Amanda Shires was touring for “My Piece of Land” in 2016, riding in a Ford Econoline listening to the radio, when she noticed how few women she heard singing.

Shires, an American songwriter and fiddle player, realized that the issue didn’t directly affect her too much, but she had a thought.

“I started thinking if [daughter] Mercy goes into the music business, she’s going to do the extreme opposite of what I’m doing. What would that be?” Shires said. “Then a light bulb went off: ‘Oh, no. We’re going to have to fix country music as quick as we can. I don’t want her to have to operate in a world that’s lonely and isolated.’”

That thought led to a country music supergroup that, last year, came to define a moment. The Highwomen — made up of Shires, Brandi Carlile, Natalie Hemby and Maren Morris — released an acclaimed self-titled album that, with its artistry and social consciousness, both depicted and helped drive a movement to bring more equal opportunity to country music.

“It sounds crazy, but I didn’t know I was creating a moment,” Shires said. “It’s all kind of a collective conscience. Everything has been simmering and bubbling, probably starting around 2016, because of politics, and feeling more empowered to speak up.”

After a few years of public conversation on the matter, there’s been only a little improvement, but Shires recognizes that while “we’re making little changes,” that “more changes will come, and that can be slow.”

The work continues as Shires tries to figure out who to talk to in an industry that should know that “everything always goes back to Mother Maybelle.”

“We have a lot more stories than what we get to tell on country radio,” she said. “As a person who’s played in one of the most legendary and historic bands, the Texas Playboys, I have faith. All I’m trying to do is to make a little bit more room.”

Shires currently might find her collaborative work getting some attention, but it was just in 2018 that she released her stellar album “To the Sunset.” As she took on powerful topics in her lyrics (her poetry MFA didn’t hurt), she set them to surprising sounds that moved her away from any possible folk pigeonhole.

“I think it’s a sonic representation of what I want the future to look like for me,” she explained. “I think it is sounds that are modern and forward, because I believe in modern and forward things, like moving from your past and moving on and trying to make a difference in the world. Those ideas aren’t traditional sounds. They’re bright and ethereal and spacey and rock ‘n’ roll and dancey, because sometimes situations get hard and tough, and the best way to handle it is with a good groove.”

Having her first child helped connect Shires to her own mother in some new ways, and some of the songs come from her stories, like “Eve’s Daughter” and “Charms.”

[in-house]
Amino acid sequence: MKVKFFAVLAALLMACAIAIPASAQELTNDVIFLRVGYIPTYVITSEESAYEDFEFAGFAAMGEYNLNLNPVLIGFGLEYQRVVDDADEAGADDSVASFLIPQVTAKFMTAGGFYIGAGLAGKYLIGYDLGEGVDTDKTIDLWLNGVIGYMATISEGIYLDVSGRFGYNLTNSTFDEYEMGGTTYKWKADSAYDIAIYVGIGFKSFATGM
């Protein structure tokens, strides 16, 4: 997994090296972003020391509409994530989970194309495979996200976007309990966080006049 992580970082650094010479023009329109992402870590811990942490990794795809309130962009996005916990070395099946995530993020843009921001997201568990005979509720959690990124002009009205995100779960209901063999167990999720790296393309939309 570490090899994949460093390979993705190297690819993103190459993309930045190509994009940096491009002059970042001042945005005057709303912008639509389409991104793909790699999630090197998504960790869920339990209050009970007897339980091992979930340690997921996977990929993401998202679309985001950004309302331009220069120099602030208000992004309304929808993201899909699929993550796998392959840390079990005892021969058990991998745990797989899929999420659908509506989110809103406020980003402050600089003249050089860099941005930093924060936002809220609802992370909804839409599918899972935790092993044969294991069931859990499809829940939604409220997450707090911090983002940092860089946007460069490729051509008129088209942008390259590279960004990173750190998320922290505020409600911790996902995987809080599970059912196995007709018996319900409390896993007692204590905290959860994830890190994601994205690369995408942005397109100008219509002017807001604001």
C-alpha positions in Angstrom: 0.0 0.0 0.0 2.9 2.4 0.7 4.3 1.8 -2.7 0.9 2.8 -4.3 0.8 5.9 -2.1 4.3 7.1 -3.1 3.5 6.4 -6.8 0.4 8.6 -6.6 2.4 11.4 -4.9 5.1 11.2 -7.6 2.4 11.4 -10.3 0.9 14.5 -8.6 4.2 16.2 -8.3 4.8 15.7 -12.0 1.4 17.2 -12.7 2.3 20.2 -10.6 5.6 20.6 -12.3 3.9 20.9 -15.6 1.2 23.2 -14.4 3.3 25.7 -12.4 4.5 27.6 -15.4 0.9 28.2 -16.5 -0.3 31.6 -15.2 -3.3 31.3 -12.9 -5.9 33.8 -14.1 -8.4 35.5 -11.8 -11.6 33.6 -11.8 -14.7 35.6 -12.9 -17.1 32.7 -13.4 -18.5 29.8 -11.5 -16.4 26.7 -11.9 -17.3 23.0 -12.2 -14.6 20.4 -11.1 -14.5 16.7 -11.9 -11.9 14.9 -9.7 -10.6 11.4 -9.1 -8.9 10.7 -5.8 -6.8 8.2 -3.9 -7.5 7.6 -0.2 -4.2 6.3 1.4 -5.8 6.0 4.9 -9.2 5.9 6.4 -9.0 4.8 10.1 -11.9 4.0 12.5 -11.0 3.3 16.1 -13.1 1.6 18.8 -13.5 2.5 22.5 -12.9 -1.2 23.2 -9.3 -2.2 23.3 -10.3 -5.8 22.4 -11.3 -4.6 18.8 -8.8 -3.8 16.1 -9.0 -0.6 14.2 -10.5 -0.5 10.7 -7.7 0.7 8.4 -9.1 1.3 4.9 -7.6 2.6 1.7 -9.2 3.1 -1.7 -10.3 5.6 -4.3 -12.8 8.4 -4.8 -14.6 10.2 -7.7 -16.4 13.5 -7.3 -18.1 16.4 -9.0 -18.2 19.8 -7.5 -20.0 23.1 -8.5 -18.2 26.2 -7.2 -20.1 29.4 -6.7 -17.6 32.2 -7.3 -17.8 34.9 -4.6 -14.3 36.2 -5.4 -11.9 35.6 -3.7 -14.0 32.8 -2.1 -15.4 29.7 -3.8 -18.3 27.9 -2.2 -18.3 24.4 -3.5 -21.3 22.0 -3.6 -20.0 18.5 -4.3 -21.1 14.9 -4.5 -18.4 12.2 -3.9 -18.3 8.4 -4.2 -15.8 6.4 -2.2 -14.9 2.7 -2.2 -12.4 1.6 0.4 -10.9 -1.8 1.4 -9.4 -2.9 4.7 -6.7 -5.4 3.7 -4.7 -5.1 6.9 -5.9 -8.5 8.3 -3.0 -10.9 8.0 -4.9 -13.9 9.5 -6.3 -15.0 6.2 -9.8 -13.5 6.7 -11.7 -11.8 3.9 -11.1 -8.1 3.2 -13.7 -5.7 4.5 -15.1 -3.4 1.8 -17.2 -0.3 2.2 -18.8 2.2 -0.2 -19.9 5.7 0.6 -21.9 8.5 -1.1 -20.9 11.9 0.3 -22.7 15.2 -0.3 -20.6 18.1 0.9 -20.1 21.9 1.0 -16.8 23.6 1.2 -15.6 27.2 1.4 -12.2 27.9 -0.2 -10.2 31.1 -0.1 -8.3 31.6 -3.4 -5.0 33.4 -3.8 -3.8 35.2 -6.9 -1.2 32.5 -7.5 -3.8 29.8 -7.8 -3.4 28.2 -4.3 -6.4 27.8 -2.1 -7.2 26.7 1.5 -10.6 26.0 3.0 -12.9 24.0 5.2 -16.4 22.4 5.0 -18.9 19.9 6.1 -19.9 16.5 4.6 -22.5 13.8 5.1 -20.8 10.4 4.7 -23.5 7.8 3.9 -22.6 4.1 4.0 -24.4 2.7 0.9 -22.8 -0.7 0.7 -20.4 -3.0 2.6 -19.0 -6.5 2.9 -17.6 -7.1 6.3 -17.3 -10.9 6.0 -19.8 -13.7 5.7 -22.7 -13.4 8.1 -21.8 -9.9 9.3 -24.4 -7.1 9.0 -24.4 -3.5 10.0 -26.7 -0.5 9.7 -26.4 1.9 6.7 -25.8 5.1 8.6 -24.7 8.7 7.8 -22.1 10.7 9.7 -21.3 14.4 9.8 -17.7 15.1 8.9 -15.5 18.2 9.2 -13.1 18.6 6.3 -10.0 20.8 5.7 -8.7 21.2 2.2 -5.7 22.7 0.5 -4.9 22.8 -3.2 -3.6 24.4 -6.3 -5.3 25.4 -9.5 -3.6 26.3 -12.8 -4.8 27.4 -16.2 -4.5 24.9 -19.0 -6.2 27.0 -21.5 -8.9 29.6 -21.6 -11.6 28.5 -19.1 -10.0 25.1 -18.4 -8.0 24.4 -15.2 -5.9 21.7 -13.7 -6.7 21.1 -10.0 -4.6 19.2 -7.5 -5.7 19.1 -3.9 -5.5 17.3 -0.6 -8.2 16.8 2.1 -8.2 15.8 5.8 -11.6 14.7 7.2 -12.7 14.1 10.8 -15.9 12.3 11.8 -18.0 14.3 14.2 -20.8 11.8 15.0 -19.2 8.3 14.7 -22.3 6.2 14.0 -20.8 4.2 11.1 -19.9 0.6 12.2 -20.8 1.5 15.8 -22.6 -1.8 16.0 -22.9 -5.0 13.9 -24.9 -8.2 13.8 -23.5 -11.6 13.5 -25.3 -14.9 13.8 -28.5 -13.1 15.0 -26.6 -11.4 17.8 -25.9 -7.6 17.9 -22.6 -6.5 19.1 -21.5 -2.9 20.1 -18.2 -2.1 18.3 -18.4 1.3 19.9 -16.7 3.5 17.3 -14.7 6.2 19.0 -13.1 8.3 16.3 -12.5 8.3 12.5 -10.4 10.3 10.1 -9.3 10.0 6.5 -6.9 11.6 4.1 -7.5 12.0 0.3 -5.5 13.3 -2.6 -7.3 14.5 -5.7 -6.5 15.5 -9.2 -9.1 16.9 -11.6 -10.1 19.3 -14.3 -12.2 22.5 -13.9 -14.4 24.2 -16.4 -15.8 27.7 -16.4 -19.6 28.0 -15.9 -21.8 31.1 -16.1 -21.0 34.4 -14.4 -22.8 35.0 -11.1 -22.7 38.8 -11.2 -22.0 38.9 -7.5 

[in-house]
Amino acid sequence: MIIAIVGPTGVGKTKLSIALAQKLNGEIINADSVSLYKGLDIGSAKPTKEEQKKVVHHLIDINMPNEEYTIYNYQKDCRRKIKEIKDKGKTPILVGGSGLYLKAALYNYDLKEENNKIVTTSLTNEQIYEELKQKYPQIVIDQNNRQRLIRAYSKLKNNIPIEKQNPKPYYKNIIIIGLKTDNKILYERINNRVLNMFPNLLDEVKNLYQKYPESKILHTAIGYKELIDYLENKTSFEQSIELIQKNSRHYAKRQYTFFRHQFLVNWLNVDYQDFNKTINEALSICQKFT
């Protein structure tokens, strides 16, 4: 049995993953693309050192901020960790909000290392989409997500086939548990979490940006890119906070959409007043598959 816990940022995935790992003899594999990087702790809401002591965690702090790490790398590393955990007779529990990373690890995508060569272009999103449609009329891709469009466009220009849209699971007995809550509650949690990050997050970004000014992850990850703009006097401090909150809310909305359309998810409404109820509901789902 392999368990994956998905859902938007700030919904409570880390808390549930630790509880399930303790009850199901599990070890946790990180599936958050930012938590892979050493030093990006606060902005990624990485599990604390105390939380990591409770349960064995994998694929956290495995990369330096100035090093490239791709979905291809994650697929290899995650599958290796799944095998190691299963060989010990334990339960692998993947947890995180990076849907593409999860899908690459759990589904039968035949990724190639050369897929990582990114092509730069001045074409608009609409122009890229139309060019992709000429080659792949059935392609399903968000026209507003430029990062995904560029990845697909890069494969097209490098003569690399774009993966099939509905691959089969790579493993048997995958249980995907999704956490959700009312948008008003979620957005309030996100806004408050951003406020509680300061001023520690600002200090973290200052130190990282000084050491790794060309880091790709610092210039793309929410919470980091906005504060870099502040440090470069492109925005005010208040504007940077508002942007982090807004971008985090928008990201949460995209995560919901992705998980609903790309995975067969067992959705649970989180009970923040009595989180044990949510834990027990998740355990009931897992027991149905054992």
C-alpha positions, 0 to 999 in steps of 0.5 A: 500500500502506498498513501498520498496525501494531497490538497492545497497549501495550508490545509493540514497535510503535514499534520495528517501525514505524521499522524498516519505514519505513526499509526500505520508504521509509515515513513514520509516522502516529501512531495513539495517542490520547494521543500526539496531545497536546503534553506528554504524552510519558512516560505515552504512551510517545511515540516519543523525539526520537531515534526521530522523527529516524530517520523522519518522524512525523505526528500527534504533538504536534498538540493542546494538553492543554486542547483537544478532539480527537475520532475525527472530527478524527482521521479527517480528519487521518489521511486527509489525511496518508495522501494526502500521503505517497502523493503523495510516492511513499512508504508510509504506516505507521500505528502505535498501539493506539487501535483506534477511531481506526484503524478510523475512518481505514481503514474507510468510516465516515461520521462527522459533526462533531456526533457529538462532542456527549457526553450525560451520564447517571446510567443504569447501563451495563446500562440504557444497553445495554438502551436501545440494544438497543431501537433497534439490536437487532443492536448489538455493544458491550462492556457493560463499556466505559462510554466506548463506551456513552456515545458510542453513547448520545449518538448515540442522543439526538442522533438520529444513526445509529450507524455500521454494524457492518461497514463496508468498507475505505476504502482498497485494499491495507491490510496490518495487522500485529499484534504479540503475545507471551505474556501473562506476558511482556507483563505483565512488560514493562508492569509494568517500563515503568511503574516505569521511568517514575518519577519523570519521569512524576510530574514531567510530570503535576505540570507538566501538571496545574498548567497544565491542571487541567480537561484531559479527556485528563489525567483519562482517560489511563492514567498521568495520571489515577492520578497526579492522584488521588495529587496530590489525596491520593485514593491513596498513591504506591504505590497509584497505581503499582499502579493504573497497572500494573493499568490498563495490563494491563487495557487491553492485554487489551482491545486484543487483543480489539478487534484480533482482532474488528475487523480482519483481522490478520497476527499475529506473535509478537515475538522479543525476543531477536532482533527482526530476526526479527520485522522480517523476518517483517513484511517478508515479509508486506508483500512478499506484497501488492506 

“Wasn’t I Paying Attention,” a story about a friend’s attempted suicide, comes from her dad’s life. These songs don’t deal with easy topics, but, ultimately, they aren’t dark.

“It’s just trying to put stuff out there to encourage people to do more within their friendships,” Shires said. “Last year, there’s been a lot of folks I know just fall down the rabbit hole ... for me not wanting to say the word ‘suicide.’ But that’s part of it. I should be more comfortable saying things like, ‘My friend killed himself.”

“It’s such a big and heavy thing,” she continued. “What makes me feel better at night is knowing that I’ve tried to help my friends and family — and, maybe, if I did it right, someone else out there.”

“To the Sunset,” then, becomes a way forward, a celebration of survival. It “Take on the Dark,” Shires proclaims, “It’s OK to fall apart,” but she does so with a hope that we can put each other back together again.

“It’s hard to be in a hard place, but talking about it, laughing about it, dancing about it, or just having faith that there’s light and hope at the end of whatever road you’re in the middle of. Take on the dark. Trust your friends that they’ll be there for you. Trust that you’re not alone in what you’re feeling.”

With Shires, it’s not just music. She’s fighting for something big for both the individual and her broader community. Her desire for change and for hope is genuine. Asked about the way her career is taking off, she’s hesitant to embrace the idea, saying that “if I believe my career’s doing super-great, I’ll be letting myself down if it isn’t.”

For Shires, getting onto bigger stages isn’t about fame, but something else.

“If I get into bigger rooms,” she said, “I can bring [Mercy] with me. My goal is not to be the most famous person in the room, but to get to take her with me.”

As seems typical, there’s the short-term joy of being with her daughter, and the long-term thought about how to raise a healthy human.

“She’ll see she can do music her own way and be a mom on the road,” Shires said.

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